Also, you and I have potentially different views of how chat should be handled. If there is a way to preserve valuable content from chat, then by all means it can be ephemeral. But I’d want at least a week, if not longer, to determine that (i.e. chat retained for that long). Ideally that will be admin-controllable. But I digress from the topic of this, er, topic.
True, what you are proposing is essentially a very fancy reply button, but I wonder if people will be confused by the fact that they’re clicking a fake “input box” and then our editor overlay pops up. I think they’ll wonder why there is an overlay editor instead of typing directly on the page… the resulting UI would be a bit odd IMO… does “your” fake placeholder post disappear once you click and the overlay editor arrives? Does that fake placeholder post stick around in the topic? Does it update in real time as you type in the overlay editor? If so, that would be three places that your typing would be mirrored:
in the editor
in the editor preview pane
in the fake placeholder post
… one way to measure that potential confusion is to try a theme component.
Sure, it’s off topic here, but that does make sense.
I’m pretty sure most of these concerns are because you haven’t had the opportunity to test the Flarum example yourself. But you’re right that testing it in a theme component makes perfect sense. So I await someone interested and able to do that (or the free time to materialize that I can learn it myself).
thank you for bringing this up! i’ve been trawling through discourse themes trying to find if someone has the code for this. We are trying to get our online community up and going, but have a feeling some people may be a bit shy / not used to interacting on forums so want to make this frictionless as you said
I’m also the person who likes Flarum’s UI style significantly more then Discourse style (but not functionality and not community and devs support).
But exactly this item was NOT invented by Flatum, it seems similar to long-time existed “enticement to commenting” at WP and wpDiscuz etc.
So when it looks really nice and attract users to write something, I don’t think that it’s truly useful. It does not bring any additional functionality and it’s the true space wasting. At aspect of the “better offer to reply” functionality-style - I more prefer the always visible big “Reply” button above the navigation bar as at Flarum - it’s more useful and more compact at once!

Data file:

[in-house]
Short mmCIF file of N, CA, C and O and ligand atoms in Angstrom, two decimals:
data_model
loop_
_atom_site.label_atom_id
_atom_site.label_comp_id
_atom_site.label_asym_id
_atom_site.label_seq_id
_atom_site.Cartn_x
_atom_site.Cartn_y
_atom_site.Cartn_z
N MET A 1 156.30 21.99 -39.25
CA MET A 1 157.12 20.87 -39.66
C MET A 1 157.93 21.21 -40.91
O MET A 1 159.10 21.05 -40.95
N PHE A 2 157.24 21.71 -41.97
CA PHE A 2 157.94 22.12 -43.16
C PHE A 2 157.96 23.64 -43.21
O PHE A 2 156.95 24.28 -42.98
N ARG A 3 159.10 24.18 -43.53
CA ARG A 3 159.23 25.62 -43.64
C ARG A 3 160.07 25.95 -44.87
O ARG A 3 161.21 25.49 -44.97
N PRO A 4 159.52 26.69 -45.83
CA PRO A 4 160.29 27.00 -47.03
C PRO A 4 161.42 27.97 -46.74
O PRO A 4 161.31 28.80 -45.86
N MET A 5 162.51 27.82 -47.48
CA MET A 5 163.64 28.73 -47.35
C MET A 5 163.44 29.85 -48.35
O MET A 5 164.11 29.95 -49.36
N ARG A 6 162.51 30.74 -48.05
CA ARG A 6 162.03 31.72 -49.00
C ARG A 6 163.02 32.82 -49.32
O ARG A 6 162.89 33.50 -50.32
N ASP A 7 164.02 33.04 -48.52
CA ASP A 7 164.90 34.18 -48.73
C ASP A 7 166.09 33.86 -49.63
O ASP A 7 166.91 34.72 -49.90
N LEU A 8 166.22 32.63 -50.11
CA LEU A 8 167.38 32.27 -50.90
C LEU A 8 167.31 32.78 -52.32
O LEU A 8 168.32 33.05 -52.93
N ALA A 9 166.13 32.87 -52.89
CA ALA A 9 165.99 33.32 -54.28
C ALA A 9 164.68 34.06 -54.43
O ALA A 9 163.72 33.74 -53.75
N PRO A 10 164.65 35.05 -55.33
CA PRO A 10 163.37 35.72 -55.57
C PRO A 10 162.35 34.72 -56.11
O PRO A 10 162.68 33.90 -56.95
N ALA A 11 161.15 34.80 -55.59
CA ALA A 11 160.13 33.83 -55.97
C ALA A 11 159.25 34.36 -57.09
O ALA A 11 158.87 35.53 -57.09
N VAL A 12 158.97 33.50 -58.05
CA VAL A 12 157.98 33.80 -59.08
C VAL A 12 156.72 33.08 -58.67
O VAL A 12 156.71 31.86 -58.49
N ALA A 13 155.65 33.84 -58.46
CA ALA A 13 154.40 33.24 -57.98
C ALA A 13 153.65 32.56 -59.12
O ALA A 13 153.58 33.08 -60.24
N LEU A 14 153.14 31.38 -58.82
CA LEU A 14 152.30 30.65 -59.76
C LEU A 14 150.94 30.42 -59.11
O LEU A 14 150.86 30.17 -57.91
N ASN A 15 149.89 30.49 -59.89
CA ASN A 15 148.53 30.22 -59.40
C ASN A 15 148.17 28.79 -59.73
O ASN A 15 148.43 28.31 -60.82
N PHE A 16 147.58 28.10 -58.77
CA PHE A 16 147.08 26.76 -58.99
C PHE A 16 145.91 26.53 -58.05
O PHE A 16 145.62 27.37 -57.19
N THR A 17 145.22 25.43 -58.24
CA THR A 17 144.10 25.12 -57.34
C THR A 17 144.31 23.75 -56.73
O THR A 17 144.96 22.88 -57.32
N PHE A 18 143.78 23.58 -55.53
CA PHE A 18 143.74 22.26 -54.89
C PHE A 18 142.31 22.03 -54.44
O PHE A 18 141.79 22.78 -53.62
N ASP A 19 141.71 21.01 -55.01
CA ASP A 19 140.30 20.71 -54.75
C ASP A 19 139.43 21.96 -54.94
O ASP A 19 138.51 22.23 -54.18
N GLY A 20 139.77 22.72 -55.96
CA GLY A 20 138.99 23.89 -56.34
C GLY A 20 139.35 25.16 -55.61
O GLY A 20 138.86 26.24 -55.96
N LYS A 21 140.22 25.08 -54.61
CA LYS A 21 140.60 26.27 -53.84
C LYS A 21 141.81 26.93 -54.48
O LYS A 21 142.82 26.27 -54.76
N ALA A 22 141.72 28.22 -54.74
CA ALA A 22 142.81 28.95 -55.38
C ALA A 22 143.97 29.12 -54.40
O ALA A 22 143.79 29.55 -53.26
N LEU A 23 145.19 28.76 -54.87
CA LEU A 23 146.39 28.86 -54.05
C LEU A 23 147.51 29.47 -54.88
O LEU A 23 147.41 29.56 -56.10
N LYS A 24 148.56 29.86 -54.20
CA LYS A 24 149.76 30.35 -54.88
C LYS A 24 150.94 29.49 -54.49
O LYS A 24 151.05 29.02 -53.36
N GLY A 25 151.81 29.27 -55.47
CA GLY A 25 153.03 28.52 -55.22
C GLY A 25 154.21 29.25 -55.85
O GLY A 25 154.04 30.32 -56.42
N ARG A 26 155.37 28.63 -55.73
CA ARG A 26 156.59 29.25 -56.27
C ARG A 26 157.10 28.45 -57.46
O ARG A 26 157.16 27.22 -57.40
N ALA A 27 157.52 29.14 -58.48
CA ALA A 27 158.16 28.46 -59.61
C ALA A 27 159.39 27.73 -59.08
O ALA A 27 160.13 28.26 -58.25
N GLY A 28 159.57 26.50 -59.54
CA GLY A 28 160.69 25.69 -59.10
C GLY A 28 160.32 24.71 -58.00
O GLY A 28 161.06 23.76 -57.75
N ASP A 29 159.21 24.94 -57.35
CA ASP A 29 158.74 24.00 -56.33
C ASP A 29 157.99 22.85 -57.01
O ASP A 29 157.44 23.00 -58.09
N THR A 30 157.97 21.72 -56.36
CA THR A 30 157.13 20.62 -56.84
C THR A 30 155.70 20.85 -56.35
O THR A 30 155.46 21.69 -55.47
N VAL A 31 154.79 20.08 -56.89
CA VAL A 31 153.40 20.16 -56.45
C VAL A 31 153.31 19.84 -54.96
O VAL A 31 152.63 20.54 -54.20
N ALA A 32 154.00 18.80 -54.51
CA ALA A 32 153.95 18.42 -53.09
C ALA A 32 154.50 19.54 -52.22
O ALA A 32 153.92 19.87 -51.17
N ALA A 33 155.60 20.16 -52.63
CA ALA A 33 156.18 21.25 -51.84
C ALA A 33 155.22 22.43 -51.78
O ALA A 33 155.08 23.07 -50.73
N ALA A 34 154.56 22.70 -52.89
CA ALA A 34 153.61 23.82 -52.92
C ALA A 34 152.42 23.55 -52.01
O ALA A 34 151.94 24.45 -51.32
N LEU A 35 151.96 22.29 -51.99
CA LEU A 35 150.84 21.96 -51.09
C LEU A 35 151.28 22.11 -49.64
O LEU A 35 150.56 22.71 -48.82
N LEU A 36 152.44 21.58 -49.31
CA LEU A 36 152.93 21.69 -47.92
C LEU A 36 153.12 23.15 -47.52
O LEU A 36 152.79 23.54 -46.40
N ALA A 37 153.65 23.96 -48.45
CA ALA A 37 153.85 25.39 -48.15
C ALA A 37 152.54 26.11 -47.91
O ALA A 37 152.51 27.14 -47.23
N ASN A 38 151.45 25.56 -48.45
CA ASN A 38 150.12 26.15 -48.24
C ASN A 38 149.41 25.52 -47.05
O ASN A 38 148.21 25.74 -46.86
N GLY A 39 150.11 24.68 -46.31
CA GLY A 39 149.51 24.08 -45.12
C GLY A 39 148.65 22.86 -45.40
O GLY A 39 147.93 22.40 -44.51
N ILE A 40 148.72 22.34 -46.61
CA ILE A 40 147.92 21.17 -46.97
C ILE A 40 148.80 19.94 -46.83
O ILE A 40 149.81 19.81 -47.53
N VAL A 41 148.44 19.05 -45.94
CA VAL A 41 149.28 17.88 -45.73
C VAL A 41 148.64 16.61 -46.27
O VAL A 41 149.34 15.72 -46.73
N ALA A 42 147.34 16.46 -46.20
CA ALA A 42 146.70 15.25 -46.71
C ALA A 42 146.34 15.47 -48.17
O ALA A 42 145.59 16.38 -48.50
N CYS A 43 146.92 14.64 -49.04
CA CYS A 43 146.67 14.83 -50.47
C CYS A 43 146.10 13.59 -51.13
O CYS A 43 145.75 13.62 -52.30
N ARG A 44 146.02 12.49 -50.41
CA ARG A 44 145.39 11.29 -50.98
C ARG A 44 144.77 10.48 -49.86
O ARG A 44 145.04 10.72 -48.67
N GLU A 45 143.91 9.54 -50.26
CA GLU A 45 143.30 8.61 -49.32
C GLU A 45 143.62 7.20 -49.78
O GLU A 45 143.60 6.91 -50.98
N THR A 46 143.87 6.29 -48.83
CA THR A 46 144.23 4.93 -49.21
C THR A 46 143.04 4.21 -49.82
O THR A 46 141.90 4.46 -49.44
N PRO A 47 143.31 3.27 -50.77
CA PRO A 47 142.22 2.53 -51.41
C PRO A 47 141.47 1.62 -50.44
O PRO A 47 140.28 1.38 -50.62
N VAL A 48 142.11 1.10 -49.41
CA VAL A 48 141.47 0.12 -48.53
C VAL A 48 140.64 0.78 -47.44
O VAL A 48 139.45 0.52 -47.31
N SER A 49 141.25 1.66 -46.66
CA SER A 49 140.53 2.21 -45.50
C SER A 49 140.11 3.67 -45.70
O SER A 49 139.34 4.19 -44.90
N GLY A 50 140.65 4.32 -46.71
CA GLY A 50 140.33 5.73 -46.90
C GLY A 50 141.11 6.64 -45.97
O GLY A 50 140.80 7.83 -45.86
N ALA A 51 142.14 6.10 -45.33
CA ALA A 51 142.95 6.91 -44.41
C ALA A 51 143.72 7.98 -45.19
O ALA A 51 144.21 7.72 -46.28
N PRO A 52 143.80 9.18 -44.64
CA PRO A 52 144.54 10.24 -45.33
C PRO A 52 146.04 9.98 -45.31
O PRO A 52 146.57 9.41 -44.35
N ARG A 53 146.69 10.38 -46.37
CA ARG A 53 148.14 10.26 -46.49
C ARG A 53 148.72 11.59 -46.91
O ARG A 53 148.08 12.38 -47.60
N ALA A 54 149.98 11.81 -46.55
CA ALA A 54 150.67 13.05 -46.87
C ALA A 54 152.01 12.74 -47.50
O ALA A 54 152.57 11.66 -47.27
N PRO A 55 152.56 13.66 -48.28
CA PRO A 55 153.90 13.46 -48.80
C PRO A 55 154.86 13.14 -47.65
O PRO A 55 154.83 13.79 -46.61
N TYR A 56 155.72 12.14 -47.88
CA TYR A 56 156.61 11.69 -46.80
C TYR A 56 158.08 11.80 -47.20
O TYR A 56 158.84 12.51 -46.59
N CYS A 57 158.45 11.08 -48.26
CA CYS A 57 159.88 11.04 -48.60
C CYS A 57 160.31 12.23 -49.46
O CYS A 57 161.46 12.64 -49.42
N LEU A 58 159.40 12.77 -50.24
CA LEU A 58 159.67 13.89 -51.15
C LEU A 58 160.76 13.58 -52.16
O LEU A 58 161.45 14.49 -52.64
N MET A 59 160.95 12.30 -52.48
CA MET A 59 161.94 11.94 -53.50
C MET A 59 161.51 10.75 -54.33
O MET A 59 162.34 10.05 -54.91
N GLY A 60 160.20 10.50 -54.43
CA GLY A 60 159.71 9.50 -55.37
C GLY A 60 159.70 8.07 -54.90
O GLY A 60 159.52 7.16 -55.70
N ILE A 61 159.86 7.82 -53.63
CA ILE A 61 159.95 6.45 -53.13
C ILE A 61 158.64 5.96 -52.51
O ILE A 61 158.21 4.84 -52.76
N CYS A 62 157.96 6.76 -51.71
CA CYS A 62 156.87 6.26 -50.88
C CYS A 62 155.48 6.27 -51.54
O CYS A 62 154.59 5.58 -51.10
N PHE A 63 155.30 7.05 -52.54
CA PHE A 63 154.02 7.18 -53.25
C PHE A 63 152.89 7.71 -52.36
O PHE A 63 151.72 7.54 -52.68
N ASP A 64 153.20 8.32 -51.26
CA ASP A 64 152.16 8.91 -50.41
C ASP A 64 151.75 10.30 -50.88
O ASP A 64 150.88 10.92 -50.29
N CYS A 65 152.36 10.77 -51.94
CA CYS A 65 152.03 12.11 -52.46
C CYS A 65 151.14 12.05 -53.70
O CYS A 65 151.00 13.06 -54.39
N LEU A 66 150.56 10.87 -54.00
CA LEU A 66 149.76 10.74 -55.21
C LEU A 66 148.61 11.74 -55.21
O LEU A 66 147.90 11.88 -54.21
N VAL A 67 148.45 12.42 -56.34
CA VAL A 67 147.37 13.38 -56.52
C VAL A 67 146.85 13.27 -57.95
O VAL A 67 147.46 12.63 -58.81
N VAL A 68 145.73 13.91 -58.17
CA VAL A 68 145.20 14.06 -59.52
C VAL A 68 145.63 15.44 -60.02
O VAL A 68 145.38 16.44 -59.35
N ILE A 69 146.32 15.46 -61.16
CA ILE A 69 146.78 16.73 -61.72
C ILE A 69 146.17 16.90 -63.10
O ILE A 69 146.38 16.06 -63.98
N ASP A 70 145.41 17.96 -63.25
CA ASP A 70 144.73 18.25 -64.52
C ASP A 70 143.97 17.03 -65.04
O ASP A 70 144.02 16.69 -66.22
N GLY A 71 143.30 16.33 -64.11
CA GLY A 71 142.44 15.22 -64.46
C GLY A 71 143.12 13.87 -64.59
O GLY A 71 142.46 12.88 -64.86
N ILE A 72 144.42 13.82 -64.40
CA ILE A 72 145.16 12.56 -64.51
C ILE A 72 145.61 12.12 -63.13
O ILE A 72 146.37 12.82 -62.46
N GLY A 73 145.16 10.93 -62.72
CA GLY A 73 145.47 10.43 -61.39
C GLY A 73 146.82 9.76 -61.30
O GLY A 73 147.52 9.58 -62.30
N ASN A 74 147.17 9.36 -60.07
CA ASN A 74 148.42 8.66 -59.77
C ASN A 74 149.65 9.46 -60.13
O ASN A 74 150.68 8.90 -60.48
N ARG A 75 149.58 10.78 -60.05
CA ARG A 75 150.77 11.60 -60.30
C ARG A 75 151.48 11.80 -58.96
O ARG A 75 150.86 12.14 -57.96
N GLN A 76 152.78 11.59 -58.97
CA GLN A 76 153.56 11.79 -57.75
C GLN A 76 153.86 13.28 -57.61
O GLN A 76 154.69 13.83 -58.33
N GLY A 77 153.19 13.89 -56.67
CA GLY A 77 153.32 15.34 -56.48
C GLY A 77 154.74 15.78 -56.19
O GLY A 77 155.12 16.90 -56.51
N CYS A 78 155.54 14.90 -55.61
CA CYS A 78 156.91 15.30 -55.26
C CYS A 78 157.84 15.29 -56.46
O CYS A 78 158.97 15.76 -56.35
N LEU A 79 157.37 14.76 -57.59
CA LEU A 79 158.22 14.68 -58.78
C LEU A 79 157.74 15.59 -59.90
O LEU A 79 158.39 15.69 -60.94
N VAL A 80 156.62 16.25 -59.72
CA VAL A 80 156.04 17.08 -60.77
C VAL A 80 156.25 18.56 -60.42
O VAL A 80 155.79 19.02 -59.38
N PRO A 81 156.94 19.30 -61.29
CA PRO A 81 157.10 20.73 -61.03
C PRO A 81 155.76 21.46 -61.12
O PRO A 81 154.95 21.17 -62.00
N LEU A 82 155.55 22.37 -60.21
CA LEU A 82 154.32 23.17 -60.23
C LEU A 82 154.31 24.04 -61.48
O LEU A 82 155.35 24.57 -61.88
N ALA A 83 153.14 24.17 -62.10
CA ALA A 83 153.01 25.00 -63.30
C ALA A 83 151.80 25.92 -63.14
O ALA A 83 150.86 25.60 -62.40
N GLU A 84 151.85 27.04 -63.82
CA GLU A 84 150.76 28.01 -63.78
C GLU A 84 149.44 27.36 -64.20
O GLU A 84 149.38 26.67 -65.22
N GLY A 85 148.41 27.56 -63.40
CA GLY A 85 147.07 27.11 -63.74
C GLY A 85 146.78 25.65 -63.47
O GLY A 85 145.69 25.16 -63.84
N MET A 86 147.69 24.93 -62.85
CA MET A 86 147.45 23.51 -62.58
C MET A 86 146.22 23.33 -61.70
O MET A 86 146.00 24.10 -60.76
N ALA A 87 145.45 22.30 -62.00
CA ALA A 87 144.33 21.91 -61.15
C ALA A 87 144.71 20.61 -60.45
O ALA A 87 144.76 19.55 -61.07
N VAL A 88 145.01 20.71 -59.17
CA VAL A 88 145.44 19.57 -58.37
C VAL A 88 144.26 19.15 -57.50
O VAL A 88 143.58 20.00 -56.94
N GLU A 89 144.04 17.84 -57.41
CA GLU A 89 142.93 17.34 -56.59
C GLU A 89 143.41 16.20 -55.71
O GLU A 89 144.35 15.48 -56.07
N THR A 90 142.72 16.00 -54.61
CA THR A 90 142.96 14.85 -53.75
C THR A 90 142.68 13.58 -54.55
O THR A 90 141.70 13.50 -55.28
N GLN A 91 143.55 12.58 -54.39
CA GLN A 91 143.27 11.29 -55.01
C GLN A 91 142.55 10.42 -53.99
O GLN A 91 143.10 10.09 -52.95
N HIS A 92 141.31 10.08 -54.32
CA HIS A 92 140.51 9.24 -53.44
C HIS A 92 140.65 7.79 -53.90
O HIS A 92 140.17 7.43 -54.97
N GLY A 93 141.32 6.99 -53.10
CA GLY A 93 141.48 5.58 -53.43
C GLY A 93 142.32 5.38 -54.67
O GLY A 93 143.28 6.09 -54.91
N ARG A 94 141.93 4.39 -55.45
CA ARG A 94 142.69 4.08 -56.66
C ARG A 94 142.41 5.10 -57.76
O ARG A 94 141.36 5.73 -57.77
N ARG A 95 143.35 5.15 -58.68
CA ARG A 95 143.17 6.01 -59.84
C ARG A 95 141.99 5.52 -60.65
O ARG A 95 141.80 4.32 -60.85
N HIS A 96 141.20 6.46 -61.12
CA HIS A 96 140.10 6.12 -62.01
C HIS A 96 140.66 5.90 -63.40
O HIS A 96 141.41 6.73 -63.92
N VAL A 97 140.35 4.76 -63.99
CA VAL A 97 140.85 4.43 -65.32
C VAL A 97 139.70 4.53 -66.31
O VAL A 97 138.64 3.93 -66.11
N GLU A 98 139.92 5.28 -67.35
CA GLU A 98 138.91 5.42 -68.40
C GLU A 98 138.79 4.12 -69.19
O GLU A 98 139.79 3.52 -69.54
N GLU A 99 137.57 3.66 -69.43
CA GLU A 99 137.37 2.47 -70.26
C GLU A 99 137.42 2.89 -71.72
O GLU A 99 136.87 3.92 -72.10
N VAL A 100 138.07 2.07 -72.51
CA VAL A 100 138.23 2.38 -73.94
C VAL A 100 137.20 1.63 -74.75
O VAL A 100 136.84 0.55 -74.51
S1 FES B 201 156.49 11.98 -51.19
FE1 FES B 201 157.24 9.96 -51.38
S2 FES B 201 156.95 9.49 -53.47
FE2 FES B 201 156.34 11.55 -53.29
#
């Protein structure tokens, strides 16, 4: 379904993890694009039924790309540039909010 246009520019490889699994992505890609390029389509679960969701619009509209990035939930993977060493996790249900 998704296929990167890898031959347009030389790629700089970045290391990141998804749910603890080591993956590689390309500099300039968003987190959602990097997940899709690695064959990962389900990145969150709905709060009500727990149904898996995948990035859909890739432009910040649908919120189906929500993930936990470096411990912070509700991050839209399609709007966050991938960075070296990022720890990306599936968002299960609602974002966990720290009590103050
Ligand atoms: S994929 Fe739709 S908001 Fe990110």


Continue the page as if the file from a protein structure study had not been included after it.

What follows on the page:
Also in terms of Discourse UI there are many more important thing to do, at my opinion.
When its smart by default for most mass any-users communities with topics up to 10-50 messages… for a communities of professionals or just smart&responsible persons - it’s the opposite! The always visible big “Reply” button above the navigation bar - are really useful and obvious that it is much more comfort to start write your answer instantly after each message reading… instead to read whole topic which can have 100-500-1000-10’000 messages - by the end of reading which you will simply have forgotten what and to whom you wanted to answer… it’s obvious. Also when user start to write his answer while reading - in the course of reading user can add more other users nicknames to which he will address his answer, etc.
Current Discourse small “reply icon” is not very visual, just an icon and a little too far from the center.
It’s easy to make a such option at dashboard or as additional plugin - with it professional communities will display the always visible big “Reply/Share/Favorite/Report/Follow” buttons above navigation bar, mass mess community will hide them. Very simple, very useful.
But still I agree with your rationale that moving Reply/Share/Favorite/Report/Follow to most bottom must minimize useless parasite actions. But still at professional communities those buttons placed as at Flarum at right side and always visible - is more “visually comfortable”.
The distinction that the text box is at the bottom of the discussion is no different than “comment box at the end of a New York Times article”, and we all know how that story goes… we’re advocates for thoughtful friction:
And, we are on the verge of shipping built in chat, so you can switch from the slow lane to the fast lane if you want to brainstorm and have a rapid back-and-forth conversation that won’t end up immortalized in Google’s index for the rest of time. It is possible to have your and eat it, too.
Heck, sometimes you want conversations to go on for years, like this one…